Those who have spent time in the Walker Art Center’s galleries or the Minneapolis Sculpture Garden will have encountered major works of art gifted to the Walker’s collection by Judy and Kenneth Dayton, patrons who made a profound impact on the cultural institutions they supported, helping to make Minnesota a national hub for the arts. Together, the Daytons assembled a distinctive collection of American art. Their approach to collecting was driven by curiosity, passion, and lasting relationships: some of the artists whose works had pride of place in their home—such as Jasper Johns, Ellsworth Kelly, and Claes Oldenburg—became their close friends.
This exhibition pays tribute to the generosity of the Daytons, who over the decades enabled more than 550 artworks to enter the Walker’s collection, including many sculptures in the Garden. In 2000 the Daytons made headlines when they announced their intention to gift their personal collection to the Walker, a bequest fully realized in 2021 following Judy’s passing. On view in the current exhibition are significant paintings, sculptures, drawings, and prints by artists including Alexander Calder, Sam Gilliam, Philip Guston, Jasper Johns, Ellsworth Kelly, Roy Lichtenstein, Agnes Martin, Barnett Newman, Louise Nevelson, Martin Puryear, Cy Twombly, and Andy Warhol.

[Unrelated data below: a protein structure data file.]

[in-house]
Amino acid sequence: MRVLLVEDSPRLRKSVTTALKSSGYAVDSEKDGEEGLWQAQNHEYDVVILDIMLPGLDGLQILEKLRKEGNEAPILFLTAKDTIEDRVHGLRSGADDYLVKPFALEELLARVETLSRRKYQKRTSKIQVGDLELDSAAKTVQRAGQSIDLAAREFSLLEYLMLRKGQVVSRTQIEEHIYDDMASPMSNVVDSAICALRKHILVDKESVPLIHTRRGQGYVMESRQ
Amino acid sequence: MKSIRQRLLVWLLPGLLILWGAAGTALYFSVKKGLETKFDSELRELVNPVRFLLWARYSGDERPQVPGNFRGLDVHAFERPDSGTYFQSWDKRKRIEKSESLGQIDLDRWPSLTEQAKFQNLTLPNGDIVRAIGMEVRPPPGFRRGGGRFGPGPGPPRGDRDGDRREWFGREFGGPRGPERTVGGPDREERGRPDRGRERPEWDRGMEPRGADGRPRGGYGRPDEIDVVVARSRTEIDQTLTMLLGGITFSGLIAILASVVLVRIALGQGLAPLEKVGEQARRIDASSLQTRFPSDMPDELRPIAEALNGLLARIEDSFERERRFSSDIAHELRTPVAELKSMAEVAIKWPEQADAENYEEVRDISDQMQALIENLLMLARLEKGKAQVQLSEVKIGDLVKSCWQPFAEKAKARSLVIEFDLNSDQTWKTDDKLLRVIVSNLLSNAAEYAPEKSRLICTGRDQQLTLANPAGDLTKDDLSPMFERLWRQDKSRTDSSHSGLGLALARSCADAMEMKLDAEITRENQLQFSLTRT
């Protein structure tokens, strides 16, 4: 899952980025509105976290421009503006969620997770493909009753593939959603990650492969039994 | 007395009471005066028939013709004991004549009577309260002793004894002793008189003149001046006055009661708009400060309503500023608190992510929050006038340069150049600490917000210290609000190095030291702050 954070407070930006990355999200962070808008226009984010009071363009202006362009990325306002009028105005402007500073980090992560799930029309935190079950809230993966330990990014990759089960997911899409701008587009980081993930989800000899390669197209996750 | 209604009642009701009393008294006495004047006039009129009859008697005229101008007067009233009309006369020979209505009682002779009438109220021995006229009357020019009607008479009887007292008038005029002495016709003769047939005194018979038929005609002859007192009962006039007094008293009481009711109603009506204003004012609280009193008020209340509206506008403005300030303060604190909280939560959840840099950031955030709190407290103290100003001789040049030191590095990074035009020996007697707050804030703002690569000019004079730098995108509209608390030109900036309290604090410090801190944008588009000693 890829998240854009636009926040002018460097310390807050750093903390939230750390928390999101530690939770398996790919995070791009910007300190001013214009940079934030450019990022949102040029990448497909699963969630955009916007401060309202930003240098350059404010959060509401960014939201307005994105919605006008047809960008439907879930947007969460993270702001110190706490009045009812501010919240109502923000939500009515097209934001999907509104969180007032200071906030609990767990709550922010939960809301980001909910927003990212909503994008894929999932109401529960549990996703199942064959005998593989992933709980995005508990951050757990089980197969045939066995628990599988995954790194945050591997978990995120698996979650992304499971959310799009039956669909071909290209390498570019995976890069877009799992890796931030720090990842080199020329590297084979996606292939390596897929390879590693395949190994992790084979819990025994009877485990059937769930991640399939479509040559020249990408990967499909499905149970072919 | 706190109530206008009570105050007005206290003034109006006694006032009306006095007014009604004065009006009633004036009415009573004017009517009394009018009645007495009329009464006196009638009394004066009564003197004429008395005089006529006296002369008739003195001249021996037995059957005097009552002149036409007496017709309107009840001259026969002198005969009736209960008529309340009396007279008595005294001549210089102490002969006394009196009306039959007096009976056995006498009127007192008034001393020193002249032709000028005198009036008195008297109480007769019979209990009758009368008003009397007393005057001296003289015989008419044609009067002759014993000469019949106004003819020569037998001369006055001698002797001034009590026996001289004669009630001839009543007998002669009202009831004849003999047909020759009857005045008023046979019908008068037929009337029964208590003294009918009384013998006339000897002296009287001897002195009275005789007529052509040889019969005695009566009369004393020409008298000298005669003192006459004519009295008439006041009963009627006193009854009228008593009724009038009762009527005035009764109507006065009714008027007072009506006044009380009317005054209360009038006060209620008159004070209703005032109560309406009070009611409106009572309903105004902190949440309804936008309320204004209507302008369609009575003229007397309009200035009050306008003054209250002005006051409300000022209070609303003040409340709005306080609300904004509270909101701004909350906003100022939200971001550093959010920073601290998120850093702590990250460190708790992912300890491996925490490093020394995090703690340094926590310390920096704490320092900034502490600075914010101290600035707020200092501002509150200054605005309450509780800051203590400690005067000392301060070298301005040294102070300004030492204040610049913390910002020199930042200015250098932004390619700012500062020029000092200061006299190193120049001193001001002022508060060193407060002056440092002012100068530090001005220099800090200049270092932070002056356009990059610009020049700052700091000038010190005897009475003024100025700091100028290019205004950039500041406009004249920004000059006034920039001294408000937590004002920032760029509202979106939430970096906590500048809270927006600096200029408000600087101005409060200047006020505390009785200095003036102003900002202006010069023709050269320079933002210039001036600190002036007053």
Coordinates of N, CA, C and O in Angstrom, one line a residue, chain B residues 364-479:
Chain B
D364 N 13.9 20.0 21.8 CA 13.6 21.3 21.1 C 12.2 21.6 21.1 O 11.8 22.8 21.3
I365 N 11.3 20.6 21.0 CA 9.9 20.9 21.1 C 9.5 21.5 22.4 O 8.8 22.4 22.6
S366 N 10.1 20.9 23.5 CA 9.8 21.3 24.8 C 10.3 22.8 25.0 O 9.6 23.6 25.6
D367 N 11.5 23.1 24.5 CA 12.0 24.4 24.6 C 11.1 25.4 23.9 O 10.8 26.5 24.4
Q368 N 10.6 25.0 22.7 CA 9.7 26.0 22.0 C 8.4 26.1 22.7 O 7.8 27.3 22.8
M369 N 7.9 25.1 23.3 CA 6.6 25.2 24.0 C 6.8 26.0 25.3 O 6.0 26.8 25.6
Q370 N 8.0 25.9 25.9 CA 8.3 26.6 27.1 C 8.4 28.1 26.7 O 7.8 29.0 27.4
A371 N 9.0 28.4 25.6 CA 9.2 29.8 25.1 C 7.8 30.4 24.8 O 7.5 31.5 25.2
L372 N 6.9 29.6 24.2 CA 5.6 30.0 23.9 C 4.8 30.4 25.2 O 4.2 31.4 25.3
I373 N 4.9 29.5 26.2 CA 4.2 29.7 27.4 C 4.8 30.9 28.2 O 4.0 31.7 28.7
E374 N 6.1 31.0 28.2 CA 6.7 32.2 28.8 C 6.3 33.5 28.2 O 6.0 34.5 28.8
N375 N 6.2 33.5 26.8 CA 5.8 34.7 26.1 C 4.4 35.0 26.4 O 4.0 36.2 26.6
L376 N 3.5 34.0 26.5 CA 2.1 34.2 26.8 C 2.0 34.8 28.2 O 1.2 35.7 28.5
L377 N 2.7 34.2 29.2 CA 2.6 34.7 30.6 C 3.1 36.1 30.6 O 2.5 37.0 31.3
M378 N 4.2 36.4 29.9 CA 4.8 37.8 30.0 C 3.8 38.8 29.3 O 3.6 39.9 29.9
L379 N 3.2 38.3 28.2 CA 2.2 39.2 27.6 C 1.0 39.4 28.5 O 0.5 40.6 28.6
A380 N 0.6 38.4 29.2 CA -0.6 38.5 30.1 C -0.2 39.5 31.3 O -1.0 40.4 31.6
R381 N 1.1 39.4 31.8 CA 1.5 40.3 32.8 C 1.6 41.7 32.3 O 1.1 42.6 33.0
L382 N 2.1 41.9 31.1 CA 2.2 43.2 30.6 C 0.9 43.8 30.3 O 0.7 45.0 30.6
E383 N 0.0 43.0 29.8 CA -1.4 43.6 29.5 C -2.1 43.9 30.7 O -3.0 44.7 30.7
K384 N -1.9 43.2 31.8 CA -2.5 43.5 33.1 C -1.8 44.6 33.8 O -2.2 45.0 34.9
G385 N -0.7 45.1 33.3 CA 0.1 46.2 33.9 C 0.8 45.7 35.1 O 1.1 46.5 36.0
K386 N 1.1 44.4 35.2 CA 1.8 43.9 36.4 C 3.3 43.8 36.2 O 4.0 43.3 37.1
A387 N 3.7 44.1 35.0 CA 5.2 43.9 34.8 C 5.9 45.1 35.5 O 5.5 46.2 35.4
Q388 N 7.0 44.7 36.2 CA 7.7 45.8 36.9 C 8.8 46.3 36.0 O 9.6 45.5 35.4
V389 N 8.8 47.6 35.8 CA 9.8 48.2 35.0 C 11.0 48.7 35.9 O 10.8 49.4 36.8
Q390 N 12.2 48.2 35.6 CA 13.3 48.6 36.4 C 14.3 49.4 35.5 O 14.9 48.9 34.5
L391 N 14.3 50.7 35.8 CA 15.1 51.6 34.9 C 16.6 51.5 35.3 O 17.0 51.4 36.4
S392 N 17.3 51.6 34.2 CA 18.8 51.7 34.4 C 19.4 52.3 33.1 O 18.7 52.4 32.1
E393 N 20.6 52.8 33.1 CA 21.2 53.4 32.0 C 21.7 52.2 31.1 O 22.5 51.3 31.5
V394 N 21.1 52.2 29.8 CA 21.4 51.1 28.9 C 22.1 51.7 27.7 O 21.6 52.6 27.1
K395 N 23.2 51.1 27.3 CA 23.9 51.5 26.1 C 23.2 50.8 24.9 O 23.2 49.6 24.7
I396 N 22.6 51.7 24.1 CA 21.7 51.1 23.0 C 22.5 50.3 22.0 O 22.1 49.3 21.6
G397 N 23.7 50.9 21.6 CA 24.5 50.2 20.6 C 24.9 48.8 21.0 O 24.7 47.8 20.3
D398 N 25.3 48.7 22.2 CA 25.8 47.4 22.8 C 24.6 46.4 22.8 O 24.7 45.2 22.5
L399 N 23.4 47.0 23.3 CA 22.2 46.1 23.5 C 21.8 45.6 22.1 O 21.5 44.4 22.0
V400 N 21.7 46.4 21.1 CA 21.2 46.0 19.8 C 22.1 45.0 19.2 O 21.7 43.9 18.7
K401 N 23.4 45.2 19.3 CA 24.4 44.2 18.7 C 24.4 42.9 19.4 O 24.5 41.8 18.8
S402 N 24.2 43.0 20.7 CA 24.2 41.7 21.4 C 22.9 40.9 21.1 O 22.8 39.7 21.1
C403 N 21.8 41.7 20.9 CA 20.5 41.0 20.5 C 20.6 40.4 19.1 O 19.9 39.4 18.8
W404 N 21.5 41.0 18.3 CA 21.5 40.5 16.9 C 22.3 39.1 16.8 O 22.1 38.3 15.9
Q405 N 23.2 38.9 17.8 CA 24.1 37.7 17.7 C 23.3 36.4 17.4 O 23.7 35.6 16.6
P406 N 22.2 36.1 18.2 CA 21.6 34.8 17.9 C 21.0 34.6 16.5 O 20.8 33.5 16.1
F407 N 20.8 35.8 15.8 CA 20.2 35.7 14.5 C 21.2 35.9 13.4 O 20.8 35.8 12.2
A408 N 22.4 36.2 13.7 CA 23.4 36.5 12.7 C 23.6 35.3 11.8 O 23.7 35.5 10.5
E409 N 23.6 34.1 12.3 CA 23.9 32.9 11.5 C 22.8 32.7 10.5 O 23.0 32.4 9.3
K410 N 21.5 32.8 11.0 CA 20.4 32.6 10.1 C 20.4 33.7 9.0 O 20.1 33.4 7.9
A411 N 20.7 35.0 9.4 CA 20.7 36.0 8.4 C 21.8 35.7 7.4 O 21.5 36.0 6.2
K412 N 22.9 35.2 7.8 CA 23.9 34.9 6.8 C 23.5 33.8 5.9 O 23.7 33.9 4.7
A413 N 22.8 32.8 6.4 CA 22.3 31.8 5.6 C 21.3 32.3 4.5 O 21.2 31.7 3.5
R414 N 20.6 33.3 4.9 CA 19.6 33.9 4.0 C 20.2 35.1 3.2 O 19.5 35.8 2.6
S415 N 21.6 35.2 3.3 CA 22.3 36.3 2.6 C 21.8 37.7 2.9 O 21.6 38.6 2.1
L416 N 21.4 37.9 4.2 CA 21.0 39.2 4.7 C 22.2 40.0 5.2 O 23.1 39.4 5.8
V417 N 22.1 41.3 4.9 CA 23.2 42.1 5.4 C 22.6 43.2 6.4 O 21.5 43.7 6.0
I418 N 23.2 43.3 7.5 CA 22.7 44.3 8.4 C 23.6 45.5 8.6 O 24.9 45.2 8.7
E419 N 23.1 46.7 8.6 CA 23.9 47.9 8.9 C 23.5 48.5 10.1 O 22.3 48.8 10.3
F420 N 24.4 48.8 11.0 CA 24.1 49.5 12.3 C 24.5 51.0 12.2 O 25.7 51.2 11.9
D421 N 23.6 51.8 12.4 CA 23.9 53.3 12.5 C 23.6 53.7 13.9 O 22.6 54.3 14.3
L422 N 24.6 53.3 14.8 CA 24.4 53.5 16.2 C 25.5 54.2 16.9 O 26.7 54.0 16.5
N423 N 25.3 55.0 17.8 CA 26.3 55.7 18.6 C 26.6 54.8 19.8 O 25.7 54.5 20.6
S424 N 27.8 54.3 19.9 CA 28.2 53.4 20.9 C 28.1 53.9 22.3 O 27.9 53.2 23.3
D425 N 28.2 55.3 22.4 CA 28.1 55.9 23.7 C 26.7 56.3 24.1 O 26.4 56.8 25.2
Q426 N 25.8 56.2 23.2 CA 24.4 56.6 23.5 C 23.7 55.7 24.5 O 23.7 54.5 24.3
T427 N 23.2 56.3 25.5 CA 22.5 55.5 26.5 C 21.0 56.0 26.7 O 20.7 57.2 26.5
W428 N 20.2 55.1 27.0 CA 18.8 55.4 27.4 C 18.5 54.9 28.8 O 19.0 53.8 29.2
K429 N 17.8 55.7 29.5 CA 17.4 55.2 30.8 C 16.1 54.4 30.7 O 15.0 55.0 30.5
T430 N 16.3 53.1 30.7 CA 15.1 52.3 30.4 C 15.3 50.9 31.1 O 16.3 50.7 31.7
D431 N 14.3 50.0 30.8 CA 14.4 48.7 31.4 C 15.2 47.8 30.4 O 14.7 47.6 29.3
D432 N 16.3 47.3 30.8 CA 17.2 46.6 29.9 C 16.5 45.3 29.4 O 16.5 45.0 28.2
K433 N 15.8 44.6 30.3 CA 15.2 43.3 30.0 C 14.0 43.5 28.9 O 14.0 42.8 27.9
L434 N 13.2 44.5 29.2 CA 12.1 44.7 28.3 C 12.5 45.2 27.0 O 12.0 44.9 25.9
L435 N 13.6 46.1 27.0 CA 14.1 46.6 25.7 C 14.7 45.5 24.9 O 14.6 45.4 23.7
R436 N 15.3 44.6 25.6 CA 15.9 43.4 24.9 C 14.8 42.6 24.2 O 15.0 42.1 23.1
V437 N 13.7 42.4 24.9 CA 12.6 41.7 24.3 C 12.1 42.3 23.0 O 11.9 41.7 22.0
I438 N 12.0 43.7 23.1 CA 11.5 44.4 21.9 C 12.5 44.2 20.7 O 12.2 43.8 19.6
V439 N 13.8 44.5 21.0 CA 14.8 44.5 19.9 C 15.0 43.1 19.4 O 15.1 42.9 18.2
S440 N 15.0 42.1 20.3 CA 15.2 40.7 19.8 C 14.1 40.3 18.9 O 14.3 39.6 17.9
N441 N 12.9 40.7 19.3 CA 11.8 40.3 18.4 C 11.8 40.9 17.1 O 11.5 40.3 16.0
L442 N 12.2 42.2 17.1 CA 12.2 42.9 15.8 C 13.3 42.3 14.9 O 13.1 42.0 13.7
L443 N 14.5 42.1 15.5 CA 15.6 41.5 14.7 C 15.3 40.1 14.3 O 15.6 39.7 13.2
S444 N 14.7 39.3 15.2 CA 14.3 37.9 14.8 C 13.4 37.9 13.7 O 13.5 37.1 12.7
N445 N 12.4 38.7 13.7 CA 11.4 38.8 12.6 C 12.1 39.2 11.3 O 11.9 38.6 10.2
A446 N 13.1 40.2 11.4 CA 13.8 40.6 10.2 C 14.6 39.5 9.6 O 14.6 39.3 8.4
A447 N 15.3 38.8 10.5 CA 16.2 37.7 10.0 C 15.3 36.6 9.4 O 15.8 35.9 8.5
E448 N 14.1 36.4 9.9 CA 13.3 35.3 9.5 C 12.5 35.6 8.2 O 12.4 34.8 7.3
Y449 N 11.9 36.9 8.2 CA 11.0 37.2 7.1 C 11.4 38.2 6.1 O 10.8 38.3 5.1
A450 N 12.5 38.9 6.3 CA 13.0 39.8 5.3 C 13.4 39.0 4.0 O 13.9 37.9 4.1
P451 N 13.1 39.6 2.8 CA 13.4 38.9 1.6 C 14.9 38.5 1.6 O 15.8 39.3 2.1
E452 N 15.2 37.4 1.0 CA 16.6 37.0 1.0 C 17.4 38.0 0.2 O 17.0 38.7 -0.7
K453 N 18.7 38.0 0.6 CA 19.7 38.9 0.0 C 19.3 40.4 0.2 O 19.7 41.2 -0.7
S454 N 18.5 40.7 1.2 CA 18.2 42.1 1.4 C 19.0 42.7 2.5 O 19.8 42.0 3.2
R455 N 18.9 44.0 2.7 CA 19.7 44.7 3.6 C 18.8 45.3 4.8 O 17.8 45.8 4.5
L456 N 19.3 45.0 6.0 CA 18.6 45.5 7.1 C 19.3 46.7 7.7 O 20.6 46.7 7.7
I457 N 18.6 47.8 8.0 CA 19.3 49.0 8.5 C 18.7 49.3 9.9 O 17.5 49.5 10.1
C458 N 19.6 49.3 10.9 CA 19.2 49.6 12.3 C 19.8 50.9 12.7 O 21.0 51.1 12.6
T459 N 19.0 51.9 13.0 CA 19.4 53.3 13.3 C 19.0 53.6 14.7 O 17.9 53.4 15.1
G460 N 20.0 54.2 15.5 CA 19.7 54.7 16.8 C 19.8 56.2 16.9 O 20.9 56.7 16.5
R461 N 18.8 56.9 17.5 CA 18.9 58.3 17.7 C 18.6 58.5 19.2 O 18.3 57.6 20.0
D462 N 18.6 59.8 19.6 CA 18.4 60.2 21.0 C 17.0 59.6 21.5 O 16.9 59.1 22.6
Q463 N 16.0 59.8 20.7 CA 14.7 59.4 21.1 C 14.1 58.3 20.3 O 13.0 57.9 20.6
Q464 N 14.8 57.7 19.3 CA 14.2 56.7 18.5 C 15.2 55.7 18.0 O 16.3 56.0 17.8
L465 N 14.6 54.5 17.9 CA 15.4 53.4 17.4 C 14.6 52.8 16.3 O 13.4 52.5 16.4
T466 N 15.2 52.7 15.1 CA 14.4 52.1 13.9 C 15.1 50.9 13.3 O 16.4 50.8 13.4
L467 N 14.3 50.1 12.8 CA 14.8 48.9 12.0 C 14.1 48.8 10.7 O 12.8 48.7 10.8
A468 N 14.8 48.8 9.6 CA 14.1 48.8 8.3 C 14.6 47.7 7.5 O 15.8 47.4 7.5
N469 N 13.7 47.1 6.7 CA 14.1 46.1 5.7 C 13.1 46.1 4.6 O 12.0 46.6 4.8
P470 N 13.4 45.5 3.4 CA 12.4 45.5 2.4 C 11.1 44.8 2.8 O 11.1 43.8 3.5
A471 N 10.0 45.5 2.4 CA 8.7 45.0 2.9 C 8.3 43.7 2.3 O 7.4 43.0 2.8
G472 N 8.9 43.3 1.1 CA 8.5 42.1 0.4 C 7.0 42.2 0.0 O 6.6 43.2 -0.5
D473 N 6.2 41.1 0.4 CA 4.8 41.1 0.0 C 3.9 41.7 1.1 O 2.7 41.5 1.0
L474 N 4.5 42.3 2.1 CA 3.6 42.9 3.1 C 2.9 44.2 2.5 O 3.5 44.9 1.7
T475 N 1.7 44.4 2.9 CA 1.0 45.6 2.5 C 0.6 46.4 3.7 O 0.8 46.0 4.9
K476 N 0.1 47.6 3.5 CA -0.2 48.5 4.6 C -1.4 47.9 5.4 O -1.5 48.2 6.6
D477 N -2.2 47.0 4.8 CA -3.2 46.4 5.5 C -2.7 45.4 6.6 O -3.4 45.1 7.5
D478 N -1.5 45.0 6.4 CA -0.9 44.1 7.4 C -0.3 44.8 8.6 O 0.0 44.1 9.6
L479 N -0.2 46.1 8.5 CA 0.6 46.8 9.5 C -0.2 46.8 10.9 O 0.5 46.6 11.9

Kenneth Dayton (1923–2003) was one of five brothers who inherited Dayton’s department store, growing the family company into a retail powerhouse that included present-day Target Corporation. In the 1940s, the Dayton family committed their business to a standard of giving 5 percent of its pretax profits to the community, a philosophy soon adopted by other Minnesota corporations. Judy Dayton (1927–2021) became a member of the Walker’s Board of Trustees in 1966 at age 39. She assumed the role of board president in the early 1970s—making her one of the first women to lead the board of a major cultural organization in Minnesota—and ultimately served as a trustee with distinction for 55 years.
At the Walker, Judy and Kenneth Dayton’s philanthropic legacy is second only to that of founder T. B. Walker, who opened his art collection to the public 143 years ago. One of the Daytons greatest gifts was a trust, established in 1998 in support of Walker operations and programs. This has made possible—among many other things—impactful visual arts exhibitions; major new dance, music, and theater performances; hundreds of film screenings; and innovative educational and community programs. While the Daytons steadfastly declined public recognition of this foundational support, their legacy is one that has unequivocally transformed the Walker, and one that will shape the experiences of its visitors for generations.